You have to have a conversation with someone you work with. Maybe the person is:

  • a client who’s pushing you to cram four months of work into four weeks (or four days)
  • a business partner who’s a bully
  • a team member whose work isn’t to spec

You’ve prepared for this conversation, using all of the how-to’s and tips you’ve found on line or in books. But time goes by. The situation is spoiling your mood, reducing your productivity, completely taking the fun out of solving intriguing, complex problems. Why haven’t you had this conversation that you know how to have?

It’s because you haven’t taken care of your lizard brain. Yes, we all know there’s really no such thing as a “lizard brain.” But there is a part of your mind that needs something besides the preparation you’ve done. It needs an experience.

Here’s what you need to do for your lizard brain.

  1. Put on your rose-colored glasses.
  2. Disguise yourself.
  3. Cast a spell on the other person.
  4. Promise yourself a reward. Then give yourself the reward.

Let’s take each of these in turn.

1. Put on your rose-colored glasses.

If you’re not looking forward to this conversation, chances are your conversations with this person haven’t gone well in the past. The thing is, having a lot of difficult experiences primes you, subconsciously, to have a bad experience again.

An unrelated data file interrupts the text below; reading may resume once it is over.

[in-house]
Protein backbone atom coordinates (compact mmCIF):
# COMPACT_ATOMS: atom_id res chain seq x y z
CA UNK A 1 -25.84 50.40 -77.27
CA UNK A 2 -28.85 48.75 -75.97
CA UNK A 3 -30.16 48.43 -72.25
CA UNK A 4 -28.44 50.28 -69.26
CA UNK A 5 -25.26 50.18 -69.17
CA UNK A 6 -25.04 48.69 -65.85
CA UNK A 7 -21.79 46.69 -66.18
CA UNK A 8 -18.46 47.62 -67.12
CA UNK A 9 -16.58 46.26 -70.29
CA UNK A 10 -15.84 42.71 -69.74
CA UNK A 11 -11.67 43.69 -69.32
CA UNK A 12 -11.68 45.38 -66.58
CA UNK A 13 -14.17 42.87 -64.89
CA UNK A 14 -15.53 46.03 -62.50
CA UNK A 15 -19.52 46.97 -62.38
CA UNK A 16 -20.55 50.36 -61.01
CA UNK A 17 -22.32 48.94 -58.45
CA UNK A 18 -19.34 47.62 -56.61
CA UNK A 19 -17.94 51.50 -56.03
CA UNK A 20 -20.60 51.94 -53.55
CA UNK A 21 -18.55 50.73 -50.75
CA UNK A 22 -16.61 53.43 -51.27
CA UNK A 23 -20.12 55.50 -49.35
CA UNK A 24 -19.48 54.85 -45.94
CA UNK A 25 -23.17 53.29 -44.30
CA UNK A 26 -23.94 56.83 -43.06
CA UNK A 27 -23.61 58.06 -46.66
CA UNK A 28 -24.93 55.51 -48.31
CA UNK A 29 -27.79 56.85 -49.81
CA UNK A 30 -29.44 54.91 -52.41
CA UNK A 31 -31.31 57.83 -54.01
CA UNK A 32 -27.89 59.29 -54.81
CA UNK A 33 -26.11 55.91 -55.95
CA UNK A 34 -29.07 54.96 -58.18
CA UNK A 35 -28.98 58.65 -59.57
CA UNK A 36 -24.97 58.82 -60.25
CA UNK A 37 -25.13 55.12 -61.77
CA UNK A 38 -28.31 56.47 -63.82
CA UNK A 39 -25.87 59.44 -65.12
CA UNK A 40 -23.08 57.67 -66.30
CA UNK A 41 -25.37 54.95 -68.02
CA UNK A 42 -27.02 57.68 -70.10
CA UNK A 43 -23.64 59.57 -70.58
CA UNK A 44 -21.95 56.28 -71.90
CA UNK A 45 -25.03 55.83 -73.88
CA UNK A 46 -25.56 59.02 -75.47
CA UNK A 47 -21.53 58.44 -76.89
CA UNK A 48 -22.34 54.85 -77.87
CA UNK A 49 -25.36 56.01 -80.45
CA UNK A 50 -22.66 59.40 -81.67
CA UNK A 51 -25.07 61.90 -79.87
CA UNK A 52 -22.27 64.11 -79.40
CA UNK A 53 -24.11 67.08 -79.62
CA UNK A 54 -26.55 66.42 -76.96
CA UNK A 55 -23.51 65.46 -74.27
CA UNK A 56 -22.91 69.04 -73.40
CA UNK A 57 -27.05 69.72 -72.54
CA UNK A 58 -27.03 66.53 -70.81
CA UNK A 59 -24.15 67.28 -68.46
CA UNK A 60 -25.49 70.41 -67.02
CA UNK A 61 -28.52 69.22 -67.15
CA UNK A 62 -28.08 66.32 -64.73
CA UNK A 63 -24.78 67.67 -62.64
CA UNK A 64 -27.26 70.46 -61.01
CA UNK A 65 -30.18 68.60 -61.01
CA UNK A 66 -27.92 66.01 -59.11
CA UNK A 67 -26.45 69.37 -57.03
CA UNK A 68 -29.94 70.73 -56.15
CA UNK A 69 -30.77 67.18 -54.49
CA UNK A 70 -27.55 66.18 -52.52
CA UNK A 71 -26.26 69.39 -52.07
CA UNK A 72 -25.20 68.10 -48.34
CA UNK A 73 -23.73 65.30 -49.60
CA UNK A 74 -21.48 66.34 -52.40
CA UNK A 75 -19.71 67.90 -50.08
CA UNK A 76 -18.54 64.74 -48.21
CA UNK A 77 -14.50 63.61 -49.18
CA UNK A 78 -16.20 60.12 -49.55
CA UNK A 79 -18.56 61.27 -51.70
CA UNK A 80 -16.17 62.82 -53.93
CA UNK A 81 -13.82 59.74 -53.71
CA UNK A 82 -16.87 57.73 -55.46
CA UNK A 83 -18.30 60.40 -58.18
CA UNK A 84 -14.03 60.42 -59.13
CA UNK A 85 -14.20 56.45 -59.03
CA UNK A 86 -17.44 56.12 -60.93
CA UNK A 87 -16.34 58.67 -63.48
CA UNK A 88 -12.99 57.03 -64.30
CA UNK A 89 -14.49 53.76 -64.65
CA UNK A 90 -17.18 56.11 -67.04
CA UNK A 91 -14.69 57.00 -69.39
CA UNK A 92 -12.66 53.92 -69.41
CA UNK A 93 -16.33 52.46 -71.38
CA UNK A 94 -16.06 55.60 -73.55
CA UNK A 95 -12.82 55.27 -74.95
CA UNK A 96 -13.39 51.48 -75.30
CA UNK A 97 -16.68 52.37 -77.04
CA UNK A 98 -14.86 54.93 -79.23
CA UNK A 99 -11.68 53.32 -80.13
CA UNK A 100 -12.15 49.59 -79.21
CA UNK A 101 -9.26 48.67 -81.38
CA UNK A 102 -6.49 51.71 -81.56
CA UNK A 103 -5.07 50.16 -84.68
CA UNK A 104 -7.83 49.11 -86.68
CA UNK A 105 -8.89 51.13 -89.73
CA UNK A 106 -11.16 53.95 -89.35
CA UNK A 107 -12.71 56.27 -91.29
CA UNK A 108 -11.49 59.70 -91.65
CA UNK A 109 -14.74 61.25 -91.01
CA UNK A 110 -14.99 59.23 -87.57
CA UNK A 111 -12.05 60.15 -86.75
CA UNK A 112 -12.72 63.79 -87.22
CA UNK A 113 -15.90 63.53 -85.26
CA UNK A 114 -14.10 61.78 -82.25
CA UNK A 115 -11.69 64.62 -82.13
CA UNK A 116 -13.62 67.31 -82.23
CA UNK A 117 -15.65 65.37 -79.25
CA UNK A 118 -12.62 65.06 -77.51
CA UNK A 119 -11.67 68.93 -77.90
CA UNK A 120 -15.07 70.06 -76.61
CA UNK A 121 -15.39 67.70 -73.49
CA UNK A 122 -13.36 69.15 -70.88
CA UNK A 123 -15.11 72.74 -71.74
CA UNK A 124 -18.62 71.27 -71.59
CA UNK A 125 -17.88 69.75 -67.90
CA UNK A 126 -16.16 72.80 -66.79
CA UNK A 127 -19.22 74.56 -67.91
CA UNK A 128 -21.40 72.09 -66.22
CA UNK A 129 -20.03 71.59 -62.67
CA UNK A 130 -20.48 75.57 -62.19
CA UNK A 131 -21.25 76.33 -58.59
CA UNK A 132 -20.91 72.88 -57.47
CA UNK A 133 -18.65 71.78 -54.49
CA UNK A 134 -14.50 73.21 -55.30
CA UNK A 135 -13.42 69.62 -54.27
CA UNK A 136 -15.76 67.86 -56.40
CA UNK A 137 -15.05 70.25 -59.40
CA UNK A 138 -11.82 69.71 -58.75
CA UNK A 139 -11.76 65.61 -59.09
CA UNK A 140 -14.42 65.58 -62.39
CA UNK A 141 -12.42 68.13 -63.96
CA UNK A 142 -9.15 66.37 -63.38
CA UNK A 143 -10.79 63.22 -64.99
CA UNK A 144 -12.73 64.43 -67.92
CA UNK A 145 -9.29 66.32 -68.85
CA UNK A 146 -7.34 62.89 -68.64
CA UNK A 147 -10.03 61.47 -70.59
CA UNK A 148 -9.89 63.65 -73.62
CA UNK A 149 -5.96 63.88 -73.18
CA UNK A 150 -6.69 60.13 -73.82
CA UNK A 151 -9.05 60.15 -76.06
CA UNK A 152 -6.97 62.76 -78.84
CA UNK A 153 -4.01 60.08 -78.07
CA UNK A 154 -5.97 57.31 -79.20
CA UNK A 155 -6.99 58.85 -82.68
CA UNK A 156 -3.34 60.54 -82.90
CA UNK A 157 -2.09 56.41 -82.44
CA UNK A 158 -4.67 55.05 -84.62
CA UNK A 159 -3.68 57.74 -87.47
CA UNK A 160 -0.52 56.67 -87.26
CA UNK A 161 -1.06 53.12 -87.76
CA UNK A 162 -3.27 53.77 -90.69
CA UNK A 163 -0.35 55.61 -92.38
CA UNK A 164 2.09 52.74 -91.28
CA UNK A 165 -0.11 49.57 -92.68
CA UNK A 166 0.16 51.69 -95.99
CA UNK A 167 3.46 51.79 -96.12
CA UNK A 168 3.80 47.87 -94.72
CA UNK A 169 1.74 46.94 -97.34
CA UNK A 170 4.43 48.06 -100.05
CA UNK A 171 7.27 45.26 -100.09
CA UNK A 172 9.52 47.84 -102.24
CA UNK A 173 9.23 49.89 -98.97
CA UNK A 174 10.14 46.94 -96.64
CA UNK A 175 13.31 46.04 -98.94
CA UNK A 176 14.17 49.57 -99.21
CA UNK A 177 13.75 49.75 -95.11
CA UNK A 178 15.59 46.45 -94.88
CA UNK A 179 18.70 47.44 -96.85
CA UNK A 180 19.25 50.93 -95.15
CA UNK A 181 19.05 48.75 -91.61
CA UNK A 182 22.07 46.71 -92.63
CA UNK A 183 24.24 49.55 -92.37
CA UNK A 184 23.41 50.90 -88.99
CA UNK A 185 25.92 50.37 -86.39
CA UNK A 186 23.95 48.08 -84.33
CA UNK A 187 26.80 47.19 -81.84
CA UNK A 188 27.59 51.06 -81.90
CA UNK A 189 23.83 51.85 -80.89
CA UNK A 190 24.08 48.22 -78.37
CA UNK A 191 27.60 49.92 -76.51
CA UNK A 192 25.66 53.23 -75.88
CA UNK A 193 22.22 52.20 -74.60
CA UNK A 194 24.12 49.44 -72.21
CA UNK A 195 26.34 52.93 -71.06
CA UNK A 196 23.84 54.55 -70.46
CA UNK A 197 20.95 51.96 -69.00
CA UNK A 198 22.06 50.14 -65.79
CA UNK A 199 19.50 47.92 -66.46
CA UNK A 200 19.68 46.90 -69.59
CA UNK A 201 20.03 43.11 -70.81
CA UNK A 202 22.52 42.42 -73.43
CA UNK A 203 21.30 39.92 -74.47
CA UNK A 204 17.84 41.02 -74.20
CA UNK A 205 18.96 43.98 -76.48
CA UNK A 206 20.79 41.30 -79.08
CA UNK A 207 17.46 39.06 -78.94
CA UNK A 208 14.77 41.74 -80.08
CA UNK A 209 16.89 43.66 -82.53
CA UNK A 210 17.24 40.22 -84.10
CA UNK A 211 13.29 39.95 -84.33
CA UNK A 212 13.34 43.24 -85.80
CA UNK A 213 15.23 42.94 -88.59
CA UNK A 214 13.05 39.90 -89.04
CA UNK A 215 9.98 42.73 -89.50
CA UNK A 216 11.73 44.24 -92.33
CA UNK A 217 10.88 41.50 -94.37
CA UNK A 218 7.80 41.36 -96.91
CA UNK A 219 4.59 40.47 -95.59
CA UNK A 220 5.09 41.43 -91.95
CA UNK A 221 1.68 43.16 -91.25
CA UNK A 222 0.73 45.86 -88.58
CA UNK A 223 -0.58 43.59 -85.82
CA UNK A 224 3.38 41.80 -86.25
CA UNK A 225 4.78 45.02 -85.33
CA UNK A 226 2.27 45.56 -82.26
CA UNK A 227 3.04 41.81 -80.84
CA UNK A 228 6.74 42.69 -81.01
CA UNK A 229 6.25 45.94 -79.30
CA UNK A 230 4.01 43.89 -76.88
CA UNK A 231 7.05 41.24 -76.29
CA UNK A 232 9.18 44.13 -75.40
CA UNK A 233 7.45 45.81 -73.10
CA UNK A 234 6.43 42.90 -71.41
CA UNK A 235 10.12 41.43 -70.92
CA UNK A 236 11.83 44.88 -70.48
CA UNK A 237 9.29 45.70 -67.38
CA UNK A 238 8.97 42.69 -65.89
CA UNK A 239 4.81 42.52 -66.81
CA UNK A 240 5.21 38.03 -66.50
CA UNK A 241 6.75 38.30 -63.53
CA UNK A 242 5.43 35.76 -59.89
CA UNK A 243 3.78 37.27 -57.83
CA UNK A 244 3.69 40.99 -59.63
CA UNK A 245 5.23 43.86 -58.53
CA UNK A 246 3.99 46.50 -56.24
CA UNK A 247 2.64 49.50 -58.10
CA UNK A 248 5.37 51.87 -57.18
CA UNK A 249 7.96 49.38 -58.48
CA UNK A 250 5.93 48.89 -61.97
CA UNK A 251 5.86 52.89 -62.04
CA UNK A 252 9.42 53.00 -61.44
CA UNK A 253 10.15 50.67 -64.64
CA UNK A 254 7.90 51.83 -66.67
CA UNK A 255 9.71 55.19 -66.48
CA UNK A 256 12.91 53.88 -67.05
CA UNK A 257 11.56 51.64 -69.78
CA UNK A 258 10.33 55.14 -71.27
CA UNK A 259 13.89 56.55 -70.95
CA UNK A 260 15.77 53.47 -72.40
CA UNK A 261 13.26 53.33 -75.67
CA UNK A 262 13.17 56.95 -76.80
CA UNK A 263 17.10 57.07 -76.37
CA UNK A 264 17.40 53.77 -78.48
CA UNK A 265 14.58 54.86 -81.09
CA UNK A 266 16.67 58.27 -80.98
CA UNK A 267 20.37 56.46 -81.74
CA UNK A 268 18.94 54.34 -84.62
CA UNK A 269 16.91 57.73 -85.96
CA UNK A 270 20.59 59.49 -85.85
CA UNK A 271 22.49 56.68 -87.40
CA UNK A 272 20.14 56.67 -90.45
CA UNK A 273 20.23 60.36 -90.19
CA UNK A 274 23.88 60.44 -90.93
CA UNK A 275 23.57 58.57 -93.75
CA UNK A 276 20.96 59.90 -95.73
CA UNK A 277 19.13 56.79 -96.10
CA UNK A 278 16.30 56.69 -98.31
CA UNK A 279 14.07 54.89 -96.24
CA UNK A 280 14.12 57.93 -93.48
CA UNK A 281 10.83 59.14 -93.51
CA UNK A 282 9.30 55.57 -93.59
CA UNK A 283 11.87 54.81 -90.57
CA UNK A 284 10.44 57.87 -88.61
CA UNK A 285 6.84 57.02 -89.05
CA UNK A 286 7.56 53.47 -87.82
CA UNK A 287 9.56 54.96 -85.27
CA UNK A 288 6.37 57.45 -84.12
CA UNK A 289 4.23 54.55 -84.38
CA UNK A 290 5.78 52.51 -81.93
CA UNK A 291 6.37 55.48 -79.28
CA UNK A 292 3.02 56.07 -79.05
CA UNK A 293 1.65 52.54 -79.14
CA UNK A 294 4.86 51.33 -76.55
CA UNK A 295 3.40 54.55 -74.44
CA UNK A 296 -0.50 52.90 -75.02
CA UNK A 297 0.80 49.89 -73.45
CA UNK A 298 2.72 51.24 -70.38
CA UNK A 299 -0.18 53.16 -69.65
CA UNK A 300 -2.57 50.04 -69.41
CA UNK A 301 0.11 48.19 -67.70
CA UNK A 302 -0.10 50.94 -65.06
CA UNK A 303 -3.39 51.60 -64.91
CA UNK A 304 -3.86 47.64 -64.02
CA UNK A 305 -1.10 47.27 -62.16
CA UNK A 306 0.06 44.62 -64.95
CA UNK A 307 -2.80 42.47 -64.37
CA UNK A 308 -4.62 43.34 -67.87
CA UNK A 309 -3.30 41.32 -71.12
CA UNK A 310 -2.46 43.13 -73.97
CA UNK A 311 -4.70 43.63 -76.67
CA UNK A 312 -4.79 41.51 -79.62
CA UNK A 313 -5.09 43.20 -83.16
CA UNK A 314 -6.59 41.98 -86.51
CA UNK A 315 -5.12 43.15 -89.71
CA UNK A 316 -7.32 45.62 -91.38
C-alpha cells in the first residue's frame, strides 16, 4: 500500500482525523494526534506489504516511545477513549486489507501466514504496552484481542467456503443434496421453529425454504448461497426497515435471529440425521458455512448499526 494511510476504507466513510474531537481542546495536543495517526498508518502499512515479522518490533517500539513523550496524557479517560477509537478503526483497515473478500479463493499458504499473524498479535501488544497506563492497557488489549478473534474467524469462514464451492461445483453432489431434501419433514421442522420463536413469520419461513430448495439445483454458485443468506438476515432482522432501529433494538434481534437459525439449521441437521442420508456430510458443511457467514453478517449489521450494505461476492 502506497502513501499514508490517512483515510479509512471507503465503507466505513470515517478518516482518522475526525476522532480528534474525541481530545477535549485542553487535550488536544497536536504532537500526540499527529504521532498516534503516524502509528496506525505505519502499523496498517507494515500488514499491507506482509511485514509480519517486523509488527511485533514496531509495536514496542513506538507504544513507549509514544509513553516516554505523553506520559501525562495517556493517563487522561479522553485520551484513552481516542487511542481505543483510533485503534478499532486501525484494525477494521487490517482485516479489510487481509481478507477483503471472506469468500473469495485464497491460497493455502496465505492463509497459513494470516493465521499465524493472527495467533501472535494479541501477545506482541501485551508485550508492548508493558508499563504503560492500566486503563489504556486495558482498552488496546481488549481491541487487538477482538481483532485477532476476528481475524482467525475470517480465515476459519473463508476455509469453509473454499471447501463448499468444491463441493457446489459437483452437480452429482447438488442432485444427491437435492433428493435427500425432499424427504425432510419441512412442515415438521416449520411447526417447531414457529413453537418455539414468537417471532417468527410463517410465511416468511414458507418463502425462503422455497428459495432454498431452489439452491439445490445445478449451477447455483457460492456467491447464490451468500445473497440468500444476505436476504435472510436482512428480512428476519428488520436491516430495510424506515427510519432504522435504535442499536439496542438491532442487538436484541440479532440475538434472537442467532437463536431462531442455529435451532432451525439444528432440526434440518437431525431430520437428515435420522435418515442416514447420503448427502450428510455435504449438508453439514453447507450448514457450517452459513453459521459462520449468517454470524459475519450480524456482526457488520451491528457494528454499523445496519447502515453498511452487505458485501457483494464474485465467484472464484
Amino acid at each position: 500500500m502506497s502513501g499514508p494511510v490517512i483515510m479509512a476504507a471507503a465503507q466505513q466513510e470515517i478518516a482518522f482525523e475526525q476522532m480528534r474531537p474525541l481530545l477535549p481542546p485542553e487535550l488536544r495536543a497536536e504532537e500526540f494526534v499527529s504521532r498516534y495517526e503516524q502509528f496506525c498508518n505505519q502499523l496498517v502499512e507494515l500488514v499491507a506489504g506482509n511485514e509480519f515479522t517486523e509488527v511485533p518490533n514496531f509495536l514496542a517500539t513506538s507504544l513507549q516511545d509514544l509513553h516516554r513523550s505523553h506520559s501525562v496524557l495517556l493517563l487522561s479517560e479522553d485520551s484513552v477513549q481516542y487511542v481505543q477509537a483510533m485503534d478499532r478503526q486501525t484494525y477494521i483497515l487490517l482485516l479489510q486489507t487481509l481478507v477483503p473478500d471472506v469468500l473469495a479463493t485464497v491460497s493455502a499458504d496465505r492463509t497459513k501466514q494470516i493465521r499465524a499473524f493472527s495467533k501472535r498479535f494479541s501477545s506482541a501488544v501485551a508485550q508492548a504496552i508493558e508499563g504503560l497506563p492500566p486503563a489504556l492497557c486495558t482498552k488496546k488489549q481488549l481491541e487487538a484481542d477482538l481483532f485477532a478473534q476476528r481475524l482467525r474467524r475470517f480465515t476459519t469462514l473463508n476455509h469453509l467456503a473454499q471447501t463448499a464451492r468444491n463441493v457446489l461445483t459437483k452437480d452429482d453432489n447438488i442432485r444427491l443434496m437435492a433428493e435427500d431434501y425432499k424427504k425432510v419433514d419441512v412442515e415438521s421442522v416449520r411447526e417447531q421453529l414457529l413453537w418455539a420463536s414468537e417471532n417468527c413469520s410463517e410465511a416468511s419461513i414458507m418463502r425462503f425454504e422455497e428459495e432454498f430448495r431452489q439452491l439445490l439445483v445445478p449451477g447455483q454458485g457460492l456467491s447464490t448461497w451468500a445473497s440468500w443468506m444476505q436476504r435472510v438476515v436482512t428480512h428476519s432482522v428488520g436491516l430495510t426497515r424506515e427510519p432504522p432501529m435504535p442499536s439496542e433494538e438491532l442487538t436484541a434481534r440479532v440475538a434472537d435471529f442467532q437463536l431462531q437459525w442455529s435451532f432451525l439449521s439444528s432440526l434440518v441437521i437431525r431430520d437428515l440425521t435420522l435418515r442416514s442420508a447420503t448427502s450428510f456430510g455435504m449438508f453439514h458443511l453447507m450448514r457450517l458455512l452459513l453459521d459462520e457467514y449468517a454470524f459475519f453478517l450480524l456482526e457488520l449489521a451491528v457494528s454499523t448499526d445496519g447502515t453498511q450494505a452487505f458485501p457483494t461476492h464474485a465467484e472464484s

You can create a good “experience” for yourself by imagining a good outcome. Studies show that simply imagining a good experience of a particular activity helps you have good experiences with that activity. (I’ll cite some articles at the end, if you’re interested in looking at the original research.)

Imagine the best possible outcome

Allow yourself about 10 minutes. More time is better ‚Äì say, 20 to 30 minutes ‚Äì but you can get benefit from even a small amount of time. First, imagine yourself in a future in which the conversation has had the best outcome it possibly could. You planned what you would say, you took care of your lizard brain in all the ways that we’re talking about here, you accomplished everything you wanted to in the conversation.

Being as specific and vivid as possible, write down everything that would be true in the best possible outcome.

By imagining a good experience with this conversation, you’ll prime yourself to have a good conversation.

2. Disguise yourself.

So, what do you do if the person you need have this conversation with intimidates you, annoys you, or patronizes you? Or, at the other end of the scale, the other person clams up, complains that you’re “arguing,” or even starts crying?

Give your lizard brain a positive image of yourself that it can re-create during the conversation.

If the other person is scary, a bully, or intimidating…

Imagine yourself as someone, or something, that’s impervious to whatever the person does. For example:

  • you have an adamantium spine
  • you’re a shape shifter
  • you’re a mountain

If the other person is nicey nicey or passive aggressive…

Imagine that you’re something dangerous, so you unconsciously won’t overwhelm them. For example:

  • you’re a hurricane